What do health officials want the public to know about buying N95 respirator masks? In a word, don’t
With coronavirus headlines (and, let’s be real, conversations around the water cooler) growing more alarmist by the minute, it’s more tempting than ever to go on a frenzied survivalist-style shopping spree. In fact, many people already are, and that includes buying out N95 respirator masks at many online retailers and medical supply stores. But the surgeon general has a strong message for the public: Stop, because you could be doing more harm than good.
Over the weekend, Surgeon General Jerome Adams tweeted his pointed request, writing, “Seriously people — STOP BUYING MASKS! They are NOT effective in preventing the general public from catching #Coronavirus, but if healthcare providers can’t get them to care for sick patients, it puts them and our communities at risk!”
As Adams’ upper-case typing suggests, people so far have missed the memo when it comes to recommendations set forth by the Centers for Disease Control and Prevention concerning proper precautionary measures. Instead, everyone seems to be in a mad scramble to stockpile N95 masks, a specific type of face mask designed to filter out 95 percent of airborne particles.
However, while on Fox & Friends on Monday morning, Adams pointed out that improper use of the N95 renders it ineffective — and most members of the general public will make fit mistakes that make them even more susceptible.
“It’s important for folks to know right now their risk as American citizens remains low. There are things people can do to stay safe. There are things they shouldn’t be doing,” he said, elaborating. “One of the things they shouldn’t be doing, the general public, is going out and buying masks. It actually does not help, and it has not been proven to be effective in preventing the spread of coronavirus amongst the general public.”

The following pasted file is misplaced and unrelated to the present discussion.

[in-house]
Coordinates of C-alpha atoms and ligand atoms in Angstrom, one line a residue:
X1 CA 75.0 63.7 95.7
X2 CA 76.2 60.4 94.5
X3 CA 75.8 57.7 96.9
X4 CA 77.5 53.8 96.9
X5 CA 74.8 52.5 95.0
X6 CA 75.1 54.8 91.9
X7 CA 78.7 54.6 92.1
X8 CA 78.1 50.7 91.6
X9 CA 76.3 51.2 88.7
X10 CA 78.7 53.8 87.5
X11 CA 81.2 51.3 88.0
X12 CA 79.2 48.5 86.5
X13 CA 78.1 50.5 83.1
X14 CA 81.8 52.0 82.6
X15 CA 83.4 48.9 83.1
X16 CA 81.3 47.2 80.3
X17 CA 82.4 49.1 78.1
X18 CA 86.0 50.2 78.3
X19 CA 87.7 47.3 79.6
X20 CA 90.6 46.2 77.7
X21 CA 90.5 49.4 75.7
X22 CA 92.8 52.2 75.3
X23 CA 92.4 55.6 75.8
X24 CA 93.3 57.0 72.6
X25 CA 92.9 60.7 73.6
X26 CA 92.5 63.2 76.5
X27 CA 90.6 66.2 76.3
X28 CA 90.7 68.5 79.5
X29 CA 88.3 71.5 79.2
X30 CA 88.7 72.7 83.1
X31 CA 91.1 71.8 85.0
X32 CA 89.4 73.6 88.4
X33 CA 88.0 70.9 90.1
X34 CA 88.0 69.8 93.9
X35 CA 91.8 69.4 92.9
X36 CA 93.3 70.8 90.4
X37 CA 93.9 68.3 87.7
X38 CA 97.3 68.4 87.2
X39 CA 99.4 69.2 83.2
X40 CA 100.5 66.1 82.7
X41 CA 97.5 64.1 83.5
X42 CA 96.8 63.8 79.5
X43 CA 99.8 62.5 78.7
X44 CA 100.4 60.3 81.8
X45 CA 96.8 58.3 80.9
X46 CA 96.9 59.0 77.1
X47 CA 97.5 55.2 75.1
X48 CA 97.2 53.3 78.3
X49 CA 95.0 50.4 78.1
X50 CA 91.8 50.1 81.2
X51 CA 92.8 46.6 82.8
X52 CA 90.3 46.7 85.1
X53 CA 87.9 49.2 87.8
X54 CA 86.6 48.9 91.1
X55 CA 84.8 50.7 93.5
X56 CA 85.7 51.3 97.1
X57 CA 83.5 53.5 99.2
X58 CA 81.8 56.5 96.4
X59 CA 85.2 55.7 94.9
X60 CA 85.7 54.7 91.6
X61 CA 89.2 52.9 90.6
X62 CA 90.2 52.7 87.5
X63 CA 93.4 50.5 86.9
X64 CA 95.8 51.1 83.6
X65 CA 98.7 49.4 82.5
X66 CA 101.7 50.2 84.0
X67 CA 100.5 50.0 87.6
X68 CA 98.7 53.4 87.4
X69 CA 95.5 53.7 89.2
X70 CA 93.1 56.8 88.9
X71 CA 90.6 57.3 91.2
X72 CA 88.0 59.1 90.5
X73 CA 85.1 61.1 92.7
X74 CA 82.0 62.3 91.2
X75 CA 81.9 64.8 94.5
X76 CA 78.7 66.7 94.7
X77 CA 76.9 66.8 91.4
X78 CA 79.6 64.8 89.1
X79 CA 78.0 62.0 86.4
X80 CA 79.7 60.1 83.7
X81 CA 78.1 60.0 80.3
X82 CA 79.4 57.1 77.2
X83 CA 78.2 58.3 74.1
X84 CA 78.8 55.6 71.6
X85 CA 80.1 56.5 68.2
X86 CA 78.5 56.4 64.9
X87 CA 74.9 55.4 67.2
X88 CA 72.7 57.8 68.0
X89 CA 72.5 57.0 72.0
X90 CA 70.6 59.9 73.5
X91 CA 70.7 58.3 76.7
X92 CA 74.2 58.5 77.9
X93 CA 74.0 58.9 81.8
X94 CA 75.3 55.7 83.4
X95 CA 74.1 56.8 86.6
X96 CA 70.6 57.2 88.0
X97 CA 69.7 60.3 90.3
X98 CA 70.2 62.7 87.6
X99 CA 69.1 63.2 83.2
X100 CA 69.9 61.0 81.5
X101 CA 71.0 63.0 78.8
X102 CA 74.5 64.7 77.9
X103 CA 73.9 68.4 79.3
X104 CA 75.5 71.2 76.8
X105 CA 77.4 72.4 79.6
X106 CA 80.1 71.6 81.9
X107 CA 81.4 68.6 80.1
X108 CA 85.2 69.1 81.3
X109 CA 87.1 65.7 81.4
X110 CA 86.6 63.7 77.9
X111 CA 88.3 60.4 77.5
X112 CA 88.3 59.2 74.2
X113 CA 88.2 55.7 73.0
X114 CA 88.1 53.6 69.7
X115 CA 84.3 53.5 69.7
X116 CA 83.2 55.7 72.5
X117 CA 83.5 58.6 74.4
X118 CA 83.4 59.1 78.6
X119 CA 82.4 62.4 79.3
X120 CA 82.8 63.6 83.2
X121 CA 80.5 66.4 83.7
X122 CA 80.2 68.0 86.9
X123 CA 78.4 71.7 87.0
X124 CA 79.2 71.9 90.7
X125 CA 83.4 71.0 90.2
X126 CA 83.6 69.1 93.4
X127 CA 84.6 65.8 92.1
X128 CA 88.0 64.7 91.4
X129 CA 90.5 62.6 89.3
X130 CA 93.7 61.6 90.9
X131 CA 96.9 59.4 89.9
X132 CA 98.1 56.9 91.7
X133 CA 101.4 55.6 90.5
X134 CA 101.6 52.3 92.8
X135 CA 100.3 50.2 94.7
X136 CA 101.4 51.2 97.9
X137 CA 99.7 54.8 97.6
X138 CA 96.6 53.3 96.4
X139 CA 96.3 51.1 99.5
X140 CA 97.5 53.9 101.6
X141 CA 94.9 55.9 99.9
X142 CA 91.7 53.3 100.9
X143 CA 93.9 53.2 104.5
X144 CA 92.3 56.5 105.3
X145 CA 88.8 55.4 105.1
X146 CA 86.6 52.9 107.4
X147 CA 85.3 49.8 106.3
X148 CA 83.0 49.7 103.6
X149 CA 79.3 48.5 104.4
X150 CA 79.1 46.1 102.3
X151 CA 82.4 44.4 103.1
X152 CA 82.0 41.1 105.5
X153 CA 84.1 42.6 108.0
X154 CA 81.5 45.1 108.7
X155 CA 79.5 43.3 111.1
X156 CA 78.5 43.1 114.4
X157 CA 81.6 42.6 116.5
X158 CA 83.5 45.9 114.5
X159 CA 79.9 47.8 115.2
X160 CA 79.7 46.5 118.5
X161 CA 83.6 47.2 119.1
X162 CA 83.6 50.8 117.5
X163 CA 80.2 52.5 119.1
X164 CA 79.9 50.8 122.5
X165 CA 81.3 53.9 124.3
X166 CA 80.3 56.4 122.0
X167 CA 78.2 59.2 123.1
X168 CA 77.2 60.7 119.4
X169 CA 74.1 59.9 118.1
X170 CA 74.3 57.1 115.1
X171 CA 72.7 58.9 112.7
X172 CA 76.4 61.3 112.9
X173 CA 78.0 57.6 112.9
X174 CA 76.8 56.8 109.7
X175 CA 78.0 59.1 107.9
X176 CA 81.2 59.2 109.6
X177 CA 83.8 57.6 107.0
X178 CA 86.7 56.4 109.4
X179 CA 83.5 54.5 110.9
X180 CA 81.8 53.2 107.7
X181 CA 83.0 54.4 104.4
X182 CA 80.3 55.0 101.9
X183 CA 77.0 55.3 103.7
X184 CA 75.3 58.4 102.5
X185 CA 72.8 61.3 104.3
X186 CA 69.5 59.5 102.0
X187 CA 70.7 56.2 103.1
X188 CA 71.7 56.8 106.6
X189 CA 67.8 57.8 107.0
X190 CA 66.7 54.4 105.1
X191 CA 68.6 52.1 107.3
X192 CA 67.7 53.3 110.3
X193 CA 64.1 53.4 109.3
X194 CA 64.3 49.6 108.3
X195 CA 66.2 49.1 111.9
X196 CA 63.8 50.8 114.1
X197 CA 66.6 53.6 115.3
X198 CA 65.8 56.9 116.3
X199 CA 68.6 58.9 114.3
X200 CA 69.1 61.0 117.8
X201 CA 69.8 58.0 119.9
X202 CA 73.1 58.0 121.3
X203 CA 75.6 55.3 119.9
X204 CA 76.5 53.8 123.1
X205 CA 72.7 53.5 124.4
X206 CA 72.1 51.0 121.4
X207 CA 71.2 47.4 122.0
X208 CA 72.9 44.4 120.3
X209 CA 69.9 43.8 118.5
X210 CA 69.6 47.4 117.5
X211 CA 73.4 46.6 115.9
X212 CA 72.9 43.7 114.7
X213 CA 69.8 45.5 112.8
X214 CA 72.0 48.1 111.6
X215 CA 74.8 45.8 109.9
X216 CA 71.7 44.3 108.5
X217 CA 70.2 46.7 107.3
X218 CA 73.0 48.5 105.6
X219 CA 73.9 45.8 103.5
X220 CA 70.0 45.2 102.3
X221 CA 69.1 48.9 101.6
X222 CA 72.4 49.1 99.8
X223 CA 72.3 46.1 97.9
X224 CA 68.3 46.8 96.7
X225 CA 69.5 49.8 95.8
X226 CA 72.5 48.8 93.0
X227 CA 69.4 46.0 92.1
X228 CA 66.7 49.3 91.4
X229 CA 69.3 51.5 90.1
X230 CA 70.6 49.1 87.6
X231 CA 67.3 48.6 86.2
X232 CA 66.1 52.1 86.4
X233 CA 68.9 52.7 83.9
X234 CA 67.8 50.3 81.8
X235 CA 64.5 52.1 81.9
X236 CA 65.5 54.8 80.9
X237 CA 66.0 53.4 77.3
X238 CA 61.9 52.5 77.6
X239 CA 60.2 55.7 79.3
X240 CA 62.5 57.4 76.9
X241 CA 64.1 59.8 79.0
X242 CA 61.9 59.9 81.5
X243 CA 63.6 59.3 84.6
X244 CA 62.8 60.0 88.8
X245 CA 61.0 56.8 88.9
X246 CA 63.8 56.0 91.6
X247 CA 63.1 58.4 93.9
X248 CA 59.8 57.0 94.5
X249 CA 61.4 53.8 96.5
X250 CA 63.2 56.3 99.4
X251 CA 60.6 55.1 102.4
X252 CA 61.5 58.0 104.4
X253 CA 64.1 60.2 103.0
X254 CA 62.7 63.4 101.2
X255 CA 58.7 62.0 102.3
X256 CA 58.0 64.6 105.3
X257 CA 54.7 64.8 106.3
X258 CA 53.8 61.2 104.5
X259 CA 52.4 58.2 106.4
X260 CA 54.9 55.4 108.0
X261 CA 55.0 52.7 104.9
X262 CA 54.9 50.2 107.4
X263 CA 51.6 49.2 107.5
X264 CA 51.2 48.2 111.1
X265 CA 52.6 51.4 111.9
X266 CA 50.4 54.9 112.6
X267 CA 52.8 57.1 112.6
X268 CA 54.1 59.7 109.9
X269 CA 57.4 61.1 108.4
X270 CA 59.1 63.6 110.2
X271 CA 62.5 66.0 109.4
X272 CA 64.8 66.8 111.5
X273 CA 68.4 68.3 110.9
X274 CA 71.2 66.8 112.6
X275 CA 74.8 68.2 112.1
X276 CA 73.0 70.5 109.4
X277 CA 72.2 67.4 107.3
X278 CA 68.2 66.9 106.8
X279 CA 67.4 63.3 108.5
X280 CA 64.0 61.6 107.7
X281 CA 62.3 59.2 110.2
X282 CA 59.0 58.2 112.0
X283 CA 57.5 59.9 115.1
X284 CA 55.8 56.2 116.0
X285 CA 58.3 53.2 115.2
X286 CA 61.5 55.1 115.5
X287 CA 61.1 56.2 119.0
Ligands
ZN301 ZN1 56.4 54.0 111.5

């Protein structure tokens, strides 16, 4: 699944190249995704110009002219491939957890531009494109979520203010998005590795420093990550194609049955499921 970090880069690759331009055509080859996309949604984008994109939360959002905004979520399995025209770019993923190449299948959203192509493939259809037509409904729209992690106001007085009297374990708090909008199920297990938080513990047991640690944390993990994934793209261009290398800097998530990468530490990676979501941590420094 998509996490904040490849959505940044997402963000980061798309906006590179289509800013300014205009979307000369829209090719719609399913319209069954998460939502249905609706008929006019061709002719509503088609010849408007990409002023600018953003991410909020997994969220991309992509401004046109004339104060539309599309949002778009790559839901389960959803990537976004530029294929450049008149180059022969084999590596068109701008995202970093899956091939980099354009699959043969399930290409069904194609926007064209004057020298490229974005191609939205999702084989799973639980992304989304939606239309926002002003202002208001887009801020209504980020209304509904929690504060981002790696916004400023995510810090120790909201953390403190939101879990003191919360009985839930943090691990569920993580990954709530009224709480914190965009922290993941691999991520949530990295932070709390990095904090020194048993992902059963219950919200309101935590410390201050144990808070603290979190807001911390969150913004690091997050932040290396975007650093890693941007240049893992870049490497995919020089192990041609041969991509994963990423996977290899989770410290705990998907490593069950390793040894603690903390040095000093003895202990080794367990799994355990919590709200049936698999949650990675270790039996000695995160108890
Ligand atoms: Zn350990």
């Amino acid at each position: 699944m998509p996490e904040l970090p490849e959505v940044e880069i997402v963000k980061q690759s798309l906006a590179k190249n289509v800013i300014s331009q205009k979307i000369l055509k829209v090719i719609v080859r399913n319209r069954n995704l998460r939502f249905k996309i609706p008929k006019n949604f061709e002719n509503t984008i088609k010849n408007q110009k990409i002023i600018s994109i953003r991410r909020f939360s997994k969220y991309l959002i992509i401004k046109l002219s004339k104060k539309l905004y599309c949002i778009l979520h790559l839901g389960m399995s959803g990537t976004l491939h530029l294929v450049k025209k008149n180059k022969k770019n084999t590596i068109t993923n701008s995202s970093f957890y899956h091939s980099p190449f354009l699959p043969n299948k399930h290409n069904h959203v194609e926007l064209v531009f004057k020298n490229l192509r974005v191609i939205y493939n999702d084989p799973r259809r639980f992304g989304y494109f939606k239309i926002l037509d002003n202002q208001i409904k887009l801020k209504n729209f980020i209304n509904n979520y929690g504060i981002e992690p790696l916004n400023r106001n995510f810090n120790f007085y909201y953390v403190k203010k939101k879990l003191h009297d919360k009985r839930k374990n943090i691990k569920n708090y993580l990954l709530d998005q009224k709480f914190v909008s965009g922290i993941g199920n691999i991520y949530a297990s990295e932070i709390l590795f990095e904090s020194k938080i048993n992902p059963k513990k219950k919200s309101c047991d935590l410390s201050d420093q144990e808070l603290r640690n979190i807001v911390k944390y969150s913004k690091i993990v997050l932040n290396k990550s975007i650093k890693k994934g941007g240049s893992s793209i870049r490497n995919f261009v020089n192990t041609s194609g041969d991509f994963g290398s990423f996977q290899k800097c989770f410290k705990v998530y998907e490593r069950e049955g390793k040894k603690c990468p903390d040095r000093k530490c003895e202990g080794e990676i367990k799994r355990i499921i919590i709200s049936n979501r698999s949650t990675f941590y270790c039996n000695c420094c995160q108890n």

As a health-care worker, Adams is required to have any protective masks he wears “fit tested,” including the N95. One of the reasons the masks aren’t considered effective at protecting the general public is for this very reason — they lack professionals to perform fit tests. Those who aren’t fit-tested are prone to fidgeting and/or touching their faces, which increases the risk of spreading coronavirus.
Adams understands that “Americans get scared when they feel like they’ve lost control.” Even so, there are actionable ways we can funnel that fear into more effective protective measures. “The most important thing everyone can do is wash your hands, keep your hands away from your face and observe very precise hygiene,” Michael J. Ryan, executive director of the health emergency program at the World Health Organization, emphasized in a briefing last week.
Plus, stockpiling N95 respiratory masks also interferes with the work medical professionals need to perform to care for those who actually are sick. “There are severe strains on protective equipment around the world. Our primary concern is to ensure that our front-line health workers are protected and that they have the equipment they need to do their jobs,” said Ryan.
So, what about the surgical masks that are suddenly very trendy in celebrity travel selfies? Well, they’re not doing what people think they are. In reality, they’re meant to protect the patient or the rest of the world from the respiratory emissions of the person wearing the surgical mask.
Hence medical professionals wearing them in the sterile field of an operating or emergency room. Because they are so loose-fitting, though, they aren’t considered effective at keeping respiratory emissions of other people — like, potentially respiratory droplets from the cough of someone with coronavirus — out.
And while it’s understandable that it might make us feel better to have a mask on, we’re actually doing ourselves and possibly those around us a disservice by wearing one. Need to calm your nerves with an Amazon Prime spree? Stock up on Lysol and hand sanitizer instead.